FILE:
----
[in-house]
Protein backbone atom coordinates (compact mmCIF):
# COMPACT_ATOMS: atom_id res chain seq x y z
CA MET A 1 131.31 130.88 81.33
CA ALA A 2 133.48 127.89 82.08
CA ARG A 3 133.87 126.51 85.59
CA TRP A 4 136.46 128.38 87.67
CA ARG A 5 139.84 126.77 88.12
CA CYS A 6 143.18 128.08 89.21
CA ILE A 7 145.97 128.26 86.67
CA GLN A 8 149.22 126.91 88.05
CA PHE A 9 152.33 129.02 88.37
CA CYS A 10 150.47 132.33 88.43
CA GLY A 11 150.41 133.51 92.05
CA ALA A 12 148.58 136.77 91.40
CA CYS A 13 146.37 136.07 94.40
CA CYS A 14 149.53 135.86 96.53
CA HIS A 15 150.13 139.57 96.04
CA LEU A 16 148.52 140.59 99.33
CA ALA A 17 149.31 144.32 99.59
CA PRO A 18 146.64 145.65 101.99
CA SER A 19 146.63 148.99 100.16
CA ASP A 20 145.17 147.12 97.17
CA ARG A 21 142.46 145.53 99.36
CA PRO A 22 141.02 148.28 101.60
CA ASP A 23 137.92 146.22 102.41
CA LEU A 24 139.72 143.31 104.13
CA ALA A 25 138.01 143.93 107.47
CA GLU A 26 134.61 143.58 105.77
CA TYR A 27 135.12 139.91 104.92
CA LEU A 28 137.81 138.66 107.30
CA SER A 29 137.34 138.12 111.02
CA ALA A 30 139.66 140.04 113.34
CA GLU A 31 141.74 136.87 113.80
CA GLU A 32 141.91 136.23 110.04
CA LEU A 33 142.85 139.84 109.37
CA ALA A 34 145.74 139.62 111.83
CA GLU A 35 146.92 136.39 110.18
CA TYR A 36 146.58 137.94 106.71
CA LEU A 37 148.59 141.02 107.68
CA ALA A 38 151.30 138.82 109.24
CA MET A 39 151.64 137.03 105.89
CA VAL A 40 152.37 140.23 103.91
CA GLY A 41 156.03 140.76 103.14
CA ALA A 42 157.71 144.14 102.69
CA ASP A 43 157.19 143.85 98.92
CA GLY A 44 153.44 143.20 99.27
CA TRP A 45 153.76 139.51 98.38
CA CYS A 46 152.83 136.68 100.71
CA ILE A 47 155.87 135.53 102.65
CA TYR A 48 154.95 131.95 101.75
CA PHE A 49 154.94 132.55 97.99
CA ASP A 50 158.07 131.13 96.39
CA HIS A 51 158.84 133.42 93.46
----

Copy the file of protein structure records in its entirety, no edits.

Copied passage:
[in-house]
Protein backbone atom coordinates (compact mmCIF):
# COMPACT_ATOMS: atom_id res chain seq x y z
CA MET A 1 131.31 130.88 81.33
CA ALA A 2 133.48 127.89 82.08
CA ARG A 3 133.87 126.51 85.59
CA TRP A 4 136.46 128.38 87.67
CA ARG A 5 139.84 126.77 88.12
CA CYS A 6 143.18 128.08 89.21
CA ILE A 7 145.97 128.26 86.67
CA GLN A 8 149.22 126.91 88.05
CA PHE A 9 152.33 129.02 88.37
CA CYS A 10 150.47 132.33 88.43
CA GLY A 11 150.41 133.51 92.05
CA ALA A 12 148.58 136.77 91.40
CA CYS A 13 146.37 136.07 94.40
CA CYS A 14 149.53 135.86 96.53
CA HIS A 15 150.13 139.57 96.04
CA LEU A 16 148.52 140.59 99.33
CA ALA A 17 149.31 144.32 99.59
CA PRO A 18 146.64 145.65 101.99
CA SER A 19 146.63 148.99 100.16
CA ASP A 20 145.17 147.12 97.17
CA ARG A 21 142.46 145.53 99.36
CA PRO A 22 141.02 148.28 101.60
CA ASP A 23 137.92 146.22 102.41
CA LEU A 24 139.72 143.31 104.13
CA ALA A 25 138.01 143.93 107.47
CA GLU A 26 134.61 143.58 105.77
CA TYR A 27 135.12 139.91 104.92
CA LEU A 28 137.81 138.66 107.30
CA SER A 29 137.34 138.12 111.02
CA ALA A 30 139.66 140.04 113.34
CA GLU A 31 141.74 136.87 113.80
CA GLU A 32 141.91 136.23 110.04
CA LEU A 33 142.85 139.84 109.37
CA ALA A 34 145.74 139.62 111.83
CA GLU A 35 146.92 136.39 110.18
CA TYR A 36 146.58 137.94 106.71
CA LEU A 37 148.59 141.02 107.68
CA ALA A 38 151.30 138.82 109.24
CA MET A 39 151.64 137.03 105.89
CA VAL A 40 152.37 140.23 103.91
CA GLY A 41 156.03 140.76 103.14
CA ALA A 42 157.71 144.14 102.69
CA ASP A 43 157.19 143.85 98.92
CA GLY A 44 153.44 143.20 99.27
CA TRP A 45 153.76 139.51 98.38
CA CYS A 46 152.83 136.68 100.71
CA ILE A 47 155.87 135.53 102.65
CA TYR A 48 154.95 131.95 101.75
CA PHE A 49 154.94 132.55 97.99
CA ASP A 50 158.07 131.13 96.39
CA HIS A 51 158.84 133.42 93.46